Cognitive impairment influences drinking outcome by altering therapeutic mechanisms of change.

Center of Alcohol Studies, Rutgers University, Piscataway, NJ, USA.
Psychology of Addictive Behaviors (Impact Factor: 2.09). 10/2006; 20(3):241-53. DOI: 10.1037/0893-164X.20.3.241
Source: PubMed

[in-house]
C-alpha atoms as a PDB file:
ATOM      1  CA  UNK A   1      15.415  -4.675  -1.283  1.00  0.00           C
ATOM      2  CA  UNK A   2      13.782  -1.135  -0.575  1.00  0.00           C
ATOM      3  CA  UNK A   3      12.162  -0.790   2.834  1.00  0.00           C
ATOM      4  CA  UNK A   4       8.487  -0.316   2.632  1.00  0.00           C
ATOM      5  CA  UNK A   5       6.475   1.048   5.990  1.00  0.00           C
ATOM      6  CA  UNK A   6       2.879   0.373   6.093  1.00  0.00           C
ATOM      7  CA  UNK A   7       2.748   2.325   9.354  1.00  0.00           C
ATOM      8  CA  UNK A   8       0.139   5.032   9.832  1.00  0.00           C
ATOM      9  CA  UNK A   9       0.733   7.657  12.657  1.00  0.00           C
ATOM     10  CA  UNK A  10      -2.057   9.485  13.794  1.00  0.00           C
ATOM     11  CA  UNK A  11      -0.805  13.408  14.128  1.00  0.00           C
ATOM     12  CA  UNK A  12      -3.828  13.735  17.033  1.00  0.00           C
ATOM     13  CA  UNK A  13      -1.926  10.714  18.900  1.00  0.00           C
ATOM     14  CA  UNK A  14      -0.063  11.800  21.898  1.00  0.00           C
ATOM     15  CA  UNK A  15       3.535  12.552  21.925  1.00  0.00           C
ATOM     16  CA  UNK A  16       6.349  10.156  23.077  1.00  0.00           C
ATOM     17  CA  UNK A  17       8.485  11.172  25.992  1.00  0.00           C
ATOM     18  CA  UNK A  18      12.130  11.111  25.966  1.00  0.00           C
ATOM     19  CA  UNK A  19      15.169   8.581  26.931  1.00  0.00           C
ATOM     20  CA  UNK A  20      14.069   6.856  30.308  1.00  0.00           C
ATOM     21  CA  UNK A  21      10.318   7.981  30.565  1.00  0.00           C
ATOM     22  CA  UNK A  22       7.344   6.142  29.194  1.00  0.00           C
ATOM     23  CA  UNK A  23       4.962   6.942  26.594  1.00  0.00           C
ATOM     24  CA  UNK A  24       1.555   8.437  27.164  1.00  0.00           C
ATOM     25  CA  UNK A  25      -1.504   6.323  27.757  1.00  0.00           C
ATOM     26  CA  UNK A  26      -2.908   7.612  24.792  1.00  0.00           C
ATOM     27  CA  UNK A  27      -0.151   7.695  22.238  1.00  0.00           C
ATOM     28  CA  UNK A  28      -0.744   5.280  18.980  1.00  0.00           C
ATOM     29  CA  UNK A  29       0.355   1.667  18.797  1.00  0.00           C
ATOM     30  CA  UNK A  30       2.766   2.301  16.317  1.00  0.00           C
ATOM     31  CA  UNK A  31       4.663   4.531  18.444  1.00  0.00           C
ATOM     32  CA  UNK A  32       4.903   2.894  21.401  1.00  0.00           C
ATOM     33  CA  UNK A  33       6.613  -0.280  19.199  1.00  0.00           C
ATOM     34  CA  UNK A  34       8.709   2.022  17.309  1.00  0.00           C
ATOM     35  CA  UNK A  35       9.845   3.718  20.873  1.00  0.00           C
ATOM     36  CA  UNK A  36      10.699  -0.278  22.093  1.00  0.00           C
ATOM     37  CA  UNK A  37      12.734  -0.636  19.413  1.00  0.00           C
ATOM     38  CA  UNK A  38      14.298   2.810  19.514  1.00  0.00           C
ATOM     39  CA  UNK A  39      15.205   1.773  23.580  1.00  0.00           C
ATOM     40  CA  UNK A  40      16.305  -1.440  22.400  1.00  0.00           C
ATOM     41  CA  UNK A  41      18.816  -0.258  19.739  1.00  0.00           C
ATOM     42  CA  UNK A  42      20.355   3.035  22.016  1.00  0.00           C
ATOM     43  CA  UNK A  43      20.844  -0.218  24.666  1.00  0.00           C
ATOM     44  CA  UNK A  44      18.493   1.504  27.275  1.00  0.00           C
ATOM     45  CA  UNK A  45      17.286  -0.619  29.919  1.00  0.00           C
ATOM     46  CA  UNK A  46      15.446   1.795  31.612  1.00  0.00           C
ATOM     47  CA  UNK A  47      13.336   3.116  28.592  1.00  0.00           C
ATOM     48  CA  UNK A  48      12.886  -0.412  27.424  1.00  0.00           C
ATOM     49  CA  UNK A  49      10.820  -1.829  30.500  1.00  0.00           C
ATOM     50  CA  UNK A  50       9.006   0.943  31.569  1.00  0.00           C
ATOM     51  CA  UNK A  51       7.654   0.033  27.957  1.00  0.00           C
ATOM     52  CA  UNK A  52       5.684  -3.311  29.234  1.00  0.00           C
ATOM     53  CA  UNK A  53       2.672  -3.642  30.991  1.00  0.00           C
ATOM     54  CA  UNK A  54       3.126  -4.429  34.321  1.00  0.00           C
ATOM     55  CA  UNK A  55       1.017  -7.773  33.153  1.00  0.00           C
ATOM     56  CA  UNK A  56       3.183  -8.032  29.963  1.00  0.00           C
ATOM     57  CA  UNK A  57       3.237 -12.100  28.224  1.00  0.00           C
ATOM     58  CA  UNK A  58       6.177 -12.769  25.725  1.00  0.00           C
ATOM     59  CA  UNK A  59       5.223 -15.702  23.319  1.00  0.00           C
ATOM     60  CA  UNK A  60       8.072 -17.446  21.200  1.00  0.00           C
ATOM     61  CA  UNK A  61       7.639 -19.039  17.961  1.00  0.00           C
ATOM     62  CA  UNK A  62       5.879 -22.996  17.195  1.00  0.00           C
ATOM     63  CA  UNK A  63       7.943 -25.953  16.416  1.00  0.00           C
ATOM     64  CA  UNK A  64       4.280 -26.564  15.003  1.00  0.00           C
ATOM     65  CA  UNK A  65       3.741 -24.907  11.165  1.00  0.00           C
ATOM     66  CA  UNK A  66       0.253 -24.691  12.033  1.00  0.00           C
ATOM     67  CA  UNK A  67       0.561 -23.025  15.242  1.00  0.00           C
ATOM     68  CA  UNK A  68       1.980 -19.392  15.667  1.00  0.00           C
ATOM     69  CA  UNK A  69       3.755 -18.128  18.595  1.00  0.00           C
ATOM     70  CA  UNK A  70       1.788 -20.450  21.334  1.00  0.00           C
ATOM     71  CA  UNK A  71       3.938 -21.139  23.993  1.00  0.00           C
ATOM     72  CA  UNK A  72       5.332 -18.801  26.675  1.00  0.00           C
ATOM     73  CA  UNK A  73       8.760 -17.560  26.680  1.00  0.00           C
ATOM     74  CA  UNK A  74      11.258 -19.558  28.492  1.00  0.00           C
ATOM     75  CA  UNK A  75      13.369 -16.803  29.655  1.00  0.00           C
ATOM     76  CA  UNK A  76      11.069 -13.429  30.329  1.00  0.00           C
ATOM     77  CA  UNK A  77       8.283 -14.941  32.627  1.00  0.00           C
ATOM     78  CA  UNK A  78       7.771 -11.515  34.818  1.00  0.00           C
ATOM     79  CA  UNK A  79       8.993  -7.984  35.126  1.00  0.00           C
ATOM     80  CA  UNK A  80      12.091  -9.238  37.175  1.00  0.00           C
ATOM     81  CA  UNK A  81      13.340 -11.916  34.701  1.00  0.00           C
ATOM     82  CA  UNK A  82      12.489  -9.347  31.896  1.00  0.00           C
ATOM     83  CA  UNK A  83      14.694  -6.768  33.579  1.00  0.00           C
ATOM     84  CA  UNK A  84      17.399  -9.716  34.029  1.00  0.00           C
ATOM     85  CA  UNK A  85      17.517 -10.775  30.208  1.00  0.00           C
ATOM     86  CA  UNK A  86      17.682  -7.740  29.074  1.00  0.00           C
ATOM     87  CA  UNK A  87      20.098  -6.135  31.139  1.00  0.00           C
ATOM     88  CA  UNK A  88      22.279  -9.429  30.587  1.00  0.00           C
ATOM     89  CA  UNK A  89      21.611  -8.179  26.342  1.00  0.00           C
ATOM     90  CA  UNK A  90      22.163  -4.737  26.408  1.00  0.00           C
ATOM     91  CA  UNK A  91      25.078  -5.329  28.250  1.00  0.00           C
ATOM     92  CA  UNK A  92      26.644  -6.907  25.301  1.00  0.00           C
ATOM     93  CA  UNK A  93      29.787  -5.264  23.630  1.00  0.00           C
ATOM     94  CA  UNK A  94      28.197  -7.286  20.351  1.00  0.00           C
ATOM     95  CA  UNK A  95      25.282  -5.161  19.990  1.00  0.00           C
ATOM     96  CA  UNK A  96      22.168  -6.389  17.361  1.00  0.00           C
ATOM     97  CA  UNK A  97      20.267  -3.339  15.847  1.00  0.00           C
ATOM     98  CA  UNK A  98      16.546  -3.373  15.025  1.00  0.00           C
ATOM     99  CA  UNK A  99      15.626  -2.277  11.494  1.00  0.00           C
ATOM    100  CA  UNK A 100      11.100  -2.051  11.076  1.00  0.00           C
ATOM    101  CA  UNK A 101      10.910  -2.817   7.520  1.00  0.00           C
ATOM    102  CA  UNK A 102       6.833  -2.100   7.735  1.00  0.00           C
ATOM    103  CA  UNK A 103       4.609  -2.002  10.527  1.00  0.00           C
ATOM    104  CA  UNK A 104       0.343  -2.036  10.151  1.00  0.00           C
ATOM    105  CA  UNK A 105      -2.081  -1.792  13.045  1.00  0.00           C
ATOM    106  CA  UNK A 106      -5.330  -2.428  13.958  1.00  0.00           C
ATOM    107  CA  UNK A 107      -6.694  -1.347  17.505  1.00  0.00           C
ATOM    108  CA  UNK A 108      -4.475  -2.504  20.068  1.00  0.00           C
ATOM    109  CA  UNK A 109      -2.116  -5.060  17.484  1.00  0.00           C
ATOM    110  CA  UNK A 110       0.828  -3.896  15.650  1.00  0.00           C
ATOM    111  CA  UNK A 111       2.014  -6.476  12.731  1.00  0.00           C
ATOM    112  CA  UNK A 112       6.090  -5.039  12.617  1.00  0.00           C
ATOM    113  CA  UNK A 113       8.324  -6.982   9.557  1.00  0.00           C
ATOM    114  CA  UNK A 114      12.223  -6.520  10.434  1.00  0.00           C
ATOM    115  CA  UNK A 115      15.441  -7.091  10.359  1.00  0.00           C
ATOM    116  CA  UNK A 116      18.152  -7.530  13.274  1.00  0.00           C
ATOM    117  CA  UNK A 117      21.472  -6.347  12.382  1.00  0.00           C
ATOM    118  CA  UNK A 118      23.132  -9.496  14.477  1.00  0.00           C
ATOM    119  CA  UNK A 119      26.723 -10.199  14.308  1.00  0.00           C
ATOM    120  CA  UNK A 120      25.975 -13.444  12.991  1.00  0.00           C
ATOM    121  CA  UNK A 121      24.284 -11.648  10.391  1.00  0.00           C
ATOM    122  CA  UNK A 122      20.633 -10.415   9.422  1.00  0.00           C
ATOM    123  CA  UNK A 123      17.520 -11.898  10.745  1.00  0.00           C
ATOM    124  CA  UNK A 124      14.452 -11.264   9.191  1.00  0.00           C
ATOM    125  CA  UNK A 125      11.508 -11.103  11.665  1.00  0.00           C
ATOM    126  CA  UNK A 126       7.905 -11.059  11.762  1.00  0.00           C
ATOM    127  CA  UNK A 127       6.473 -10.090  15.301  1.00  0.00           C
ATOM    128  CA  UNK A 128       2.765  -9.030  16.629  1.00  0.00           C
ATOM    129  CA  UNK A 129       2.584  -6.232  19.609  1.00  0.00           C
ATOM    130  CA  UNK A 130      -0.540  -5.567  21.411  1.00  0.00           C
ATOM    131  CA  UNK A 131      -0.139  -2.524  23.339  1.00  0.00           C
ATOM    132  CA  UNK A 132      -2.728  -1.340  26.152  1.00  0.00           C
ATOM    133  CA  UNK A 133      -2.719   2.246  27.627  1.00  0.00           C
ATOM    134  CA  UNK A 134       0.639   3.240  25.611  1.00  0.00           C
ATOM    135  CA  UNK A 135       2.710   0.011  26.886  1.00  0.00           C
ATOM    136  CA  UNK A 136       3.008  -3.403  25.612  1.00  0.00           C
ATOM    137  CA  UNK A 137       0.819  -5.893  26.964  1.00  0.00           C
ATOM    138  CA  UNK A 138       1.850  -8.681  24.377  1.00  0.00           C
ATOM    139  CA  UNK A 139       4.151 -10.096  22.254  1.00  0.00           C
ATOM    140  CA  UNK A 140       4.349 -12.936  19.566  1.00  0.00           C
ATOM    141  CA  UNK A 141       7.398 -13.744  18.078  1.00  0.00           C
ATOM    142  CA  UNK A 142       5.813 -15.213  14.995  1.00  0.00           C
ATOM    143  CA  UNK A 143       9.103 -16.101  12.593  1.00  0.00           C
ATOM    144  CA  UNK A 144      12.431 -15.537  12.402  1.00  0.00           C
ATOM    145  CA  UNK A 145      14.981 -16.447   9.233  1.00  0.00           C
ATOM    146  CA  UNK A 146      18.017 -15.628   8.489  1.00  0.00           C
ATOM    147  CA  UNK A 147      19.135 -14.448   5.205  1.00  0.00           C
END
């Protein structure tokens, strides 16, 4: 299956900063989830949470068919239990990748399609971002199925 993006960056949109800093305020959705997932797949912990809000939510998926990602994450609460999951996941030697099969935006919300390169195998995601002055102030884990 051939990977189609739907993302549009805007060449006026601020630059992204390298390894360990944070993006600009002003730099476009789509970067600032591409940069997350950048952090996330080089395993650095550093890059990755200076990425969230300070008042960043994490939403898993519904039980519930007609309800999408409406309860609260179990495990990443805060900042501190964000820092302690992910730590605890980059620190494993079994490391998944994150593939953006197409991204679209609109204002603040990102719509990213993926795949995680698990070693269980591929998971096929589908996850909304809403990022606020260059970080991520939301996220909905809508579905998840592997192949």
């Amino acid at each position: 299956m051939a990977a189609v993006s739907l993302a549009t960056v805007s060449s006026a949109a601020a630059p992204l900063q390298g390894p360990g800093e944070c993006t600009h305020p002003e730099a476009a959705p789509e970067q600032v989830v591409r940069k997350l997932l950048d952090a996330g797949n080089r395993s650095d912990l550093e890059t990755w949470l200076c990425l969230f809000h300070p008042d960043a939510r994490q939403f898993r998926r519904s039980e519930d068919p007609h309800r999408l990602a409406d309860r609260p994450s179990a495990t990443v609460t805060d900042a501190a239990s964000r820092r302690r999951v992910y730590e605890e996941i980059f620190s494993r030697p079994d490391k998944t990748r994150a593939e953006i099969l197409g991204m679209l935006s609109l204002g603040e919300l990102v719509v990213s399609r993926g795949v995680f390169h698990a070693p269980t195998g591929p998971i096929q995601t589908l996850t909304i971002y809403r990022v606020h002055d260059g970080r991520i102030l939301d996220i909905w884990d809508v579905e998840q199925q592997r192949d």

ABSTRACT Serious neuropsychological impairments are seen in a minority of addiction treatment clients, and, theoretically, these impairments should undermine behavioral changes targeted by treatment; however, little evidence supports a direct influence of impairment on treatment response. To address this paradox, the authors used structural equation modeling and Project MATCH data (N=1,726) to examine direct, mediated, and moderated paths between cognitive impairment, therapeutic processes, and treatment outcome. Mediated relations were found, wherein impairment led to less treatment compliance, lower self-efficacy, and greater Alcoholics Anonymous Involvement, which, in turn, more proximally predicted drinking. Impairment further moderated the effect of self-efficacy, making it a poor predictor of drinking outcomes in impaired clients, thereby suggesting that impaired and unimpaired clients traverse different pathways to addiction recovery.

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